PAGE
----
Over one-third of American companies have eliminated college degree requirements and the reason they did is simple, to increase the number of applicants.
Here’s the reality, there are 1.9 jobs available for every unemployed worker.
Last year I wrote about how the radio industry needs to remove the college degree requirement from their Help Wanted Ads, and since that time, the ability to attract the best talent has become even more challenging.
The Latest Survey of Hiring Mangers
The website, Intelligent.com surveyed 1,000 hiring managers at the beginning of 2023 and released these key findings:
- 53% of hiring managers say their companies eliminated the requirement for a bachelor’s degree for roles where a bachelor’s degree in not essential
- 60% eliminated the college degree requirement for entry-level roles
- 57% eliminated the requirement for mid-level positions
- 33% eliminated it for senior level jobs
- 64% say the reason for removing the requirement was to increase the number of applicants
- 76% say they are likely to favor experience over education
- The majority of hiring managers say their company doesn’t see value in certificate programs, associate degrees, online degrees, or boot camps
- 77% of companies are currently offering apprenticeships, or plan to, by the end of the year
- 46% say attrition is a problem
Famous Radio Broadcasters Without A College Degree
Oprah Winfrey didn’t need to have a college degree to become one of the most successful women in broadcasting. She dropped out of college after only one semester to pursue a career in broadcasting.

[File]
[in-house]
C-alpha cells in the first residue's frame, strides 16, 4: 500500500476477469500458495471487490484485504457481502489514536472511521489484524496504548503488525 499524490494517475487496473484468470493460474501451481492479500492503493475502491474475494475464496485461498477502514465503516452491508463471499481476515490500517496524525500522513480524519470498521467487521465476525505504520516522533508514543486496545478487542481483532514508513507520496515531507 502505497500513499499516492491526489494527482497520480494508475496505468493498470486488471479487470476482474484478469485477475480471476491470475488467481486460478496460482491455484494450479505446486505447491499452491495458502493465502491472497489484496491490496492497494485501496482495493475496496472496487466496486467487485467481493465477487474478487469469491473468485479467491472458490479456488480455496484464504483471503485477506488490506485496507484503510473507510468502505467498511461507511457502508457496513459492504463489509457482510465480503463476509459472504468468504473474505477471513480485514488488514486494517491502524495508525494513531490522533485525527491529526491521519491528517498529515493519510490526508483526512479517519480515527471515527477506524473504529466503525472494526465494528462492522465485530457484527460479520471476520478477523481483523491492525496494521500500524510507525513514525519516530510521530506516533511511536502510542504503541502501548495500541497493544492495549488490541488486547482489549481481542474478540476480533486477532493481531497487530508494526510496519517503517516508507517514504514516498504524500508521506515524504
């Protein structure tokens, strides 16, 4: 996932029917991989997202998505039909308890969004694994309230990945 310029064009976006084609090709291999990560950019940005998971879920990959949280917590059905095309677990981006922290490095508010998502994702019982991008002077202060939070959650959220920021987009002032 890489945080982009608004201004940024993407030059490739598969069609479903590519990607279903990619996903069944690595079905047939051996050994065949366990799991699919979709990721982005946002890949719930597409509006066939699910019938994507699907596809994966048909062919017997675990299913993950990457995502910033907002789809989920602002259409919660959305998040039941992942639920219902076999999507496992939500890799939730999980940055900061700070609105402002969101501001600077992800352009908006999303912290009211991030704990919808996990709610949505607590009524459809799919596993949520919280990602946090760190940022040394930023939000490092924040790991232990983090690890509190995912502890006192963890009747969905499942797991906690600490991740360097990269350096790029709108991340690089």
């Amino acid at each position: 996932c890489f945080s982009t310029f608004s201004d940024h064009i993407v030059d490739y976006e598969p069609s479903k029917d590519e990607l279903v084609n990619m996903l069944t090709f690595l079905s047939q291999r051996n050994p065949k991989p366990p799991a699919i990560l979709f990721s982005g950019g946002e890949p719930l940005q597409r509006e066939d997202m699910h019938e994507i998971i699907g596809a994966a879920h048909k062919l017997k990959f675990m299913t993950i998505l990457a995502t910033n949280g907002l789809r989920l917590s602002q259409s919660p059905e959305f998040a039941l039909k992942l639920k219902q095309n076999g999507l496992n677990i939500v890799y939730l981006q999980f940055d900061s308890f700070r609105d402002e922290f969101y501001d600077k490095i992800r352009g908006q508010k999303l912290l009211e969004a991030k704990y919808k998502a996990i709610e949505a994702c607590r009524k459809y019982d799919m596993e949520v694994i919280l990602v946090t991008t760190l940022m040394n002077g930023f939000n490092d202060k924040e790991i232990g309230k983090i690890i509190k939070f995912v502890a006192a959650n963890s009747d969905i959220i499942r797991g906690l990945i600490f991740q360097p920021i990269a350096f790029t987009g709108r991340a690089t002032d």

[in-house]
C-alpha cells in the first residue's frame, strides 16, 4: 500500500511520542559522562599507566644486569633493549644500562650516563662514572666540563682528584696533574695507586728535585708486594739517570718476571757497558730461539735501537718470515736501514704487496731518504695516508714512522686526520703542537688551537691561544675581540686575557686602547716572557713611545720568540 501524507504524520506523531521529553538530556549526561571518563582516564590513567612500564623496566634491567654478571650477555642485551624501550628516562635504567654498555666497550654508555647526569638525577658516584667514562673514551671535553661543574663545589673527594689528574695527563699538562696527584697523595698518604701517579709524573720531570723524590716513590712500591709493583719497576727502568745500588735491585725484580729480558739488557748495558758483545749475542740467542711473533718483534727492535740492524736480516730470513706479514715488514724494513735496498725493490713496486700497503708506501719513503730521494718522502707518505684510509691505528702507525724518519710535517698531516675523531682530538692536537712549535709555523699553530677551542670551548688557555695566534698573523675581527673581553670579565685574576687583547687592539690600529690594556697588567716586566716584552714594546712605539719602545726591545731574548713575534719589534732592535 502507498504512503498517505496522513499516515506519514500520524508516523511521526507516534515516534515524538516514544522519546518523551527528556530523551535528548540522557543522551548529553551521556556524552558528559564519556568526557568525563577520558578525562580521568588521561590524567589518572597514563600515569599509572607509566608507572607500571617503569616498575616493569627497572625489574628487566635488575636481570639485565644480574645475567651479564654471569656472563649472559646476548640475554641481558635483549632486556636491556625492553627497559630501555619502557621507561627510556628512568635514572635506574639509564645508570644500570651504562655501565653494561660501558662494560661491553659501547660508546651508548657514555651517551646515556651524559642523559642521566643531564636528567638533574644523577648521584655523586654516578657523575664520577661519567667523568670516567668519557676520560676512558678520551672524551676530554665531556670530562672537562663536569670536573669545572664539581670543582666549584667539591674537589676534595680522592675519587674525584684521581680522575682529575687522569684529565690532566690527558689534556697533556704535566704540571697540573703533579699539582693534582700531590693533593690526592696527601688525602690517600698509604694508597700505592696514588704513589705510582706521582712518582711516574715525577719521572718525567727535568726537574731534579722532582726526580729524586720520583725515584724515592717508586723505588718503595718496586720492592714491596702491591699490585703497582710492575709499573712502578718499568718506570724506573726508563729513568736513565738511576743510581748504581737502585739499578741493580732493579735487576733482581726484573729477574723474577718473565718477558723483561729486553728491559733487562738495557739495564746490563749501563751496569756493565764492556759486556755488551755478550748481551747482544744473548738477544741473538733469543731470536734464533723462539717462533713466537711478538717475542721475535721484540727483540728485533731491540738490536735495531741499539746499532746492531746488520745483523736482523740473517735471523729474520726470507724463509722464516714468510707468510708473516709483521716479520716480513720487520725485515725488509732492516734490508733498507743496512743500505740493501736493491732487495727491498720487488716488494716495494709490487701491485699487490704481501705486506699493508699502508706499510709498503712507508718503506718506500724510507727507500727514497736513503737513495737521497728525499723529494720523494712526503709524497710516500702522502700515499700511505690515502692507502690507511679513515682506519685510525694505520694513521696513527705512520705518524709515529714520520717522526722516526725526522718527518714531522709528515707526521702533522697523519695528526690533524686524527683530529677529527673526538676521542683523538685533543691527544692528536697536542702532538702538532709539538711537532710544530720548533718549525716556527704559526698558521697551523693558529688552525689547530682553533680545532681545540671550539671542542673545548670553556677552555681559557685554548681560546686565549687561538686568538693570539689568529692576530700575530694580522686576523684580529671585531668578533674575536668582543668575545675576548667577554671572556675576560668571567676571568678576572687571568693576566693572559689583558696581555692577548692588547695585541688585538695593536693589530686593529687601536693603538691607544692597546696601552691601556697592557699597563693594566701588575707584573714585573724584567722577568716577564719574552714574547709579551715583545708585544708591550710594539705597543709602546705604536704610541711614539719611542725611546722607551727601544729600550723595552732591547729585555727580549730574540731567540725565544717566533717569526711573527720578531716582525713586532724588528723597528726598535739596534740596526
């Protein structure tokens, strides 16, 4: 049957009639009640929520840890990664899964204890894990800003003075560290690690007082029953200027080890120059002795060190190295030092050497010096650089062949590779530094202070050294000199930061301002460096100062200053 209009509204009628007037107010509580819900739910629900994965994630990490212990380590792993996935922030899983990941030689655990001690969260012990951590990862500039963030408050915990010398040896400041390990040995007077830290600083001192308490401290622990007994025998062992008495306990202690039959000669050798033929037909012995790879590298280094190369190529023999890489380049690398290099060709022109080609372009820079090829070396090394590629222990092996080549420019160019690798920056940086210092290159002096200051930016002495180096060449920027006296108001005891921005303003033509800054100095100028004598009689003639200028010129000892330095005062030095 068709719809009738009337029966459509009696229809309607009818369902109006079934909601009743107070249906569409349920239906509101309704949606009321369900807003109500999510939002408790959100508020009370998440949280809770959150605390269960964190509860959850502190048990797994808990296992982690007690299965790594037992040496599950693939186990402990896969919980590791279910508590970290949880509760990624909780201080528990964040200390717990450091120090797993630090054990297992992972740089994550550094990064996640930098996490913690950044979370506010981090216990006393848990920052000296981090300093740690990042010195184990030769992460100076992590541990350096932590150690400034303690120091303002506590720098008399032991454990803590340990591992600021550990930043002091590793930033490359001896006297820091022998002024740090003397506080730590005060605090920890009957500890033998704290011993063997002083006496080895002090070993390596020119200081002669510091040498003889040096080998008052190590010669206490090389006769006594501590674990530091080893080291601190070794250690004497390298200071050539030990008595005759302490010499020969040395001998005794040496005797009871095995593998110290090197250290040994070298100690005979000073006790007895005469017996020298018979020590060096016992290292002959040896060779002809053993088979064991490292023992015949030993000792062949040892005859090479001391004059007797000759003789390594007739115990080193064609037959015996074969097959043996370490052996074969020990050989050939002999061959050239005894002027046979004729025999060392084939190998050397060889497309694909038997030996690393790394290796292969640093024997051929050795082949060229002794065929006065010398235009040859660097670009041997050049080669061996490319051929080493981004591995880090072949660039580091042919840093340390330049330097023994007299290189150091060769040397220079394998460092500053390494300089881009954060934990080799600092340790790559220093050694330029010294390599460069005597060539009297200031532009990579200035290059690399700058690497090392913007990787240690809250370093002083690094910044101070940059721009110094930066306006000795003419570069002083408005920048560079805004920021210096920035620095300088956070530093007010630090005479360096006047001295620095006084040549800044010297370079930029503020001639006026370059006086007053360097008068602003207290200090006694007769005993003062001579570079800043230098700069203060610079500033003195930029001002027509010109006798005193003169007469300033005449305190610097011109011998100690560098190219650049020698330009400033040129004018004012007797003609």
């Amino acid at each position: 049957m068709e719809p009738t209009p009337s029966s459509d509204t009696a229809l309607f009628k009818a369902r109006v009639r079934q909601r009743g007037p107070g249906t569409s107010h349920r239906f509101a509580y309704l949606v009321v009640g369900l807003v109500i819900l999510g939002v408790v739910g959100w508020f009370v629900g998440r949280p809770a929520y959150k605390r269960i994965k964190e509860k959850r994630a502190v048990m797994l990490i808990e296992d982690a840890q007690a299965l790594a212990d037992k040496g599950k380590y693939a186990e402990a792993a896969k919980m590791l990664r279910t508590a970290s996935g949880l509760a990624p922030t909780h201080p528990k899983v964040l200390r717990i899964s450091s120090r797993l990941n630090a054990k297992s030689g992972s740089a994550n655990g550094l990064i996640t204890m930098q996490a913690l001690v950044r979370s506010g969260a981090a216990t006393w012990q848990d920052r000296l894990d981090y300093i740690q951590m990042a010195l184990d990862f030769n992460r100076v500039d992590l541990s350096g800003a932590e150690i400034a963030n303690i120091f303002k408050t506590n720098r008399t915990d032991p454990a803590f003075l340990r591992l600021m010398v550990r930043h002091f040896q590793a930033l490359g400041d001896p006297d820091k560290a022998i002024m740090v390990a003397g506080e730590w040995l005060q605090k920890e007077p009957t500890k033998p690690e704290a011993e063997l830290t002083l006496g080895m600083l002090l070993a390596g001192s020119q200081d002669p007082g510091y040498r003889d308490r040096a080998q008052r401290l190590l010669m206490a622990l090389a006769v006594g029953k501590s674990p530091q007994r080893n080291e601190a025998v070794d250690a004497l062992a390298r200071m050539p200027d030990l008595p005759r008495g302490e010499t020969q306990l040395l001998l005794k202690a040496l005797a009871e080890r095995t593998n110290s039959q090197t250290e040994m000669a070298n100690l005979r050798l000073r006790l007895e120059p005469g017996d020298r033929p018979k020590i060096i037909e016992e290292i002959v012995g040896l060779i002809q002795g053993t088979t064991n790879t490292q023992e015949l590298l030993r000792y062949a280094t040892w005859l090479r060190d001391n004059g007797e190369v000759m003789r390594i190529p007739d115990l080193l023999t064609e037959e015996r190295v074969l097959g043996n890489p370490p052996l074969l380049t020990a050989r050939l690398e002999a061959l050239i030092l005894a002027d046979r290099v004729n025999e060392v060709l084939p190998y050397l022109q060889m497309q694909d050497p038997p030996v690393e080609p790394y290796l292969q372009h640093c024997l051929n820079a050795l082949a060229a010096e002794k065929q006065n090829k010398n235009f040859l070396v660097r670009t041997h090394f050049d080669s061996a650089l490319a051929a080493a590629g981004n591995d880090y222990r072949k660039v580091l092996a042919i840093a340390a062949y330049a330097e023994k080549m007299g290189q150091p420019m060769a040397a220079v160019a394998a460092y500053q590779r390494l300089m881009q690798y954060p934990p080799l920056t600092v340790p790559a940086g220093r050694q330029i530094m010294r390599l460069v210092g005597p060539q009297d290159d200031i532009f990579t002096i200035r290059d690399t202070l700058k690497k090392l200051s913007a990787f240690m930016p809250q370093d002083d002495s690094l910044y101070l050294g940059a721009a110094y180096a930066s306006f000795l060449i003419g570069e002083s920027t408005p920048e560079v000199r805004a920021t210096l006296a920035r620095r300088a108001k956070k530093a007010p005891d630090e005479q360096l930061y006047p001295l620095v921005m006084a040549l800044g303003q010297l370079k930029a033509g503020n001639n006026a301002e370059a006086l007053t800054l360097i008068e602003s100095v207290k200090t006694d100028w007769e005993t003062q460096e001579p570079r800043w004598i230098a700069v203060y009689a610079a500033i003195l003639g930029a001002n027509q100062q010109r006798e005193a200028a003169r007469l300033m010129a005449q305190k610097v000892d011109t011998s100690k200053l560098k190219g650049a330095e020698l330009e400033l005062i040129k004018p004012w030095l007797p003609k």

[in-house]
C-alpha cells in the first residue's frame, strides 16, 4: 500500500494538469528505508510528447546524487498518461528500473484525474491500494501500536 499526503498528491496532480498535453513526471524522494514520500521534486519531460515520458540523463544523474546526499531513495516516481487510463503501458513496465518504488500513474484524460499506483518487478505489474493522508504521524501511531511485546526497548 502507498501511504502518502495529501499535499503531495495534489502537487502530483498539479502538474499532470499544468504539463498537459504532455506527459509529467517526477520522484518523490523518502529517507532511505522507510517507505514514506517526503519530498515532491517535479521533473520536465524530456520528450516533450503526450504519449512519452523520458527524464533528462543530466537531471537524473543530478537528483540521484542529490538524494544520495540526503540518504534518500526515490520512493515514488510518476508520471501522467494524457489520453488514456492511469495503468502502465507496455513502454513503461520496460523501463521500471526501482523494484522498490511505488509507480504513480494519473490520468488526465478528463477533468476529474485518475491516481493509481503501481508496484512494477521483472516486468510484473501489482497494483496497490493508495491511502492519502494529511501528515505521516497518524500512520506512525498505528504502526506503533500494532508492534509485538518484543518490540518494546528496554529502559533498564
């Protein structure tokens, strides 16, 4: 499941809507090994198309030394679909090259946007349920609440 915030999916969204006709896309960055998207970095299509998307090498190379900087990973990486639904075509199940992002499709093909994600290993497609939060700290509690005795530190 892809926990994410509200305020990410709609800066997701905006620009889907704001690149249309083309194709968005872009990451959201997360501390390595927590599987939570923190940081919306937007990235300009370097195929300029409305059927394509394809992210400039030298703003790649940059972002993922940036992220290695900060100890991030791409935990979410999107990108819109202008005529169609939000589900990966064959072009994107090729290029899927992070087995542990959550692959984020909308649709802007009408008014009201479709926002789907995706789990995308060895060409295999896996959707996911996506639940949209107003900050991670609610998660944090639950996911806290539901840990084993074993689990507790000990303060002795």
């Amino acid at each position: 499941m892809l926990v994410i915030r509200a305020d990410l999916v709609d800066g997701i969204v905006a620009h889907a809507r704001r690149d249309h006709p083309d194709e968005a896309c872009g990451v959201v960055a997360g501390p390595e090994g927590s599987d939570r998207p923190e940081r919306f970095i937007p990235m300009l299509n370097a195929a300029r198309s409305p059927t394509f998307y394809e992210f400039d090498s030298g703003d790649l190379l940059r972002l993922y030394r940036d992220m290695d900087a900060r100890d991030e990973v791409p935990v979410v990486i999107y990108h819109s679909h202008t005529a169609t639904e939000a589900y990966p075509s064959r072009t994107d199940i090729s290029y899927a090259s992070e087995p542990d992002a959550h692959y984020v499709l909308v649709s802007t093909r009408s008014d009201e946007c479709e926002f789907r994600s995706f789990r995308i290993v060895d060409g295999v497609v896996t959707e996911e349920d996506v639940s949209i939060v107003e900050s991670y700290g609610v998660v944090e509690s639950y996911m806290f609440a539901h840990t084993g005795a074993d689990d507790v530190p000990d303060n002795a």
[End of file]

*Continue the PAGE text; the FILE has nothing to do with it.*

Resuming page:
In 2015, Forbes published the salaries of the top five radio broadcasters in America.
- Glenn Beck earned $16.5 Million in 2015. Not bad for a Sehome High School graduate with no college experience.
- Sean Hannity earned $29 Million, and never obtained a college degree, even though he attended four different colleges.
- Ryan Seacrest earned $65 Million. He started his radio career at 16 while still in high school and would drop out of college to devote all of his energies to broadcasting.
- Rush Limbaugh earned $77 Million and dropped out of college after only two semesters. His mother said at the time that Rush “flunked everything…he just didn’t seem interested in anything except radio.”
The BIG Exception
The top earning radio personality is Howard Stern. Howard graduated with a 3.8 Grade Point Average (GPA) from Boston University. In fact, Stern was named by Forbes as the world’s highest-paid media personality and the fifth highest-earning worldwide. As of February 2023, Howard Stern’s net worth is $650 Million.
I Love College
Please don’t think I’m dissing the college experience, I’m not. What I am taking issue with is the hiring practices of the radio industry that make having a college degree preferred. Radio is better positioned as a trade, one best learned by doing.
The radio industry should be presenting a broadcast career as an opportunity for students graduating from high school.
I treasure my five decade radio broadcasting career, but having my Bachelor of Arts and Master of Science college degrees never played a role.
It wasn’t until I pursued my second career in life, that of a college broadcast professor, that I would need those two pieces of paper to be hired at The School of Broadcasting and Journalism at Western Kentucky University.
Colleges sell pieces of paper representing knowledge learned. You can’t be part of the faculty unless you have also earned these benchmarks in higher education.
Finally, I am adamant about the radio industry starting its outreach at the high school level.
Radio Talent Institute
When I was at Western Kentucky University, I worked with Dan Vallie and his Radio Talent Institute. It’s an excellent program, now owned and operated by the Radio Advertising Bureau (RAB). Sadly, it’s offered as a summer program to students in a handful of colleges across America. I contend that the RAB should be offering this program in the high schools, especially those schools that have vibrant student run radio stations.
The Radio Talent Institute puts professional broadcasters into a mentorship role with the radio’s industry’s future leaders and we can’t start the recruitment effort early enough.
“A mentor is someone who
allows you to see the hope inside yourself.”
— Oprah Winfrey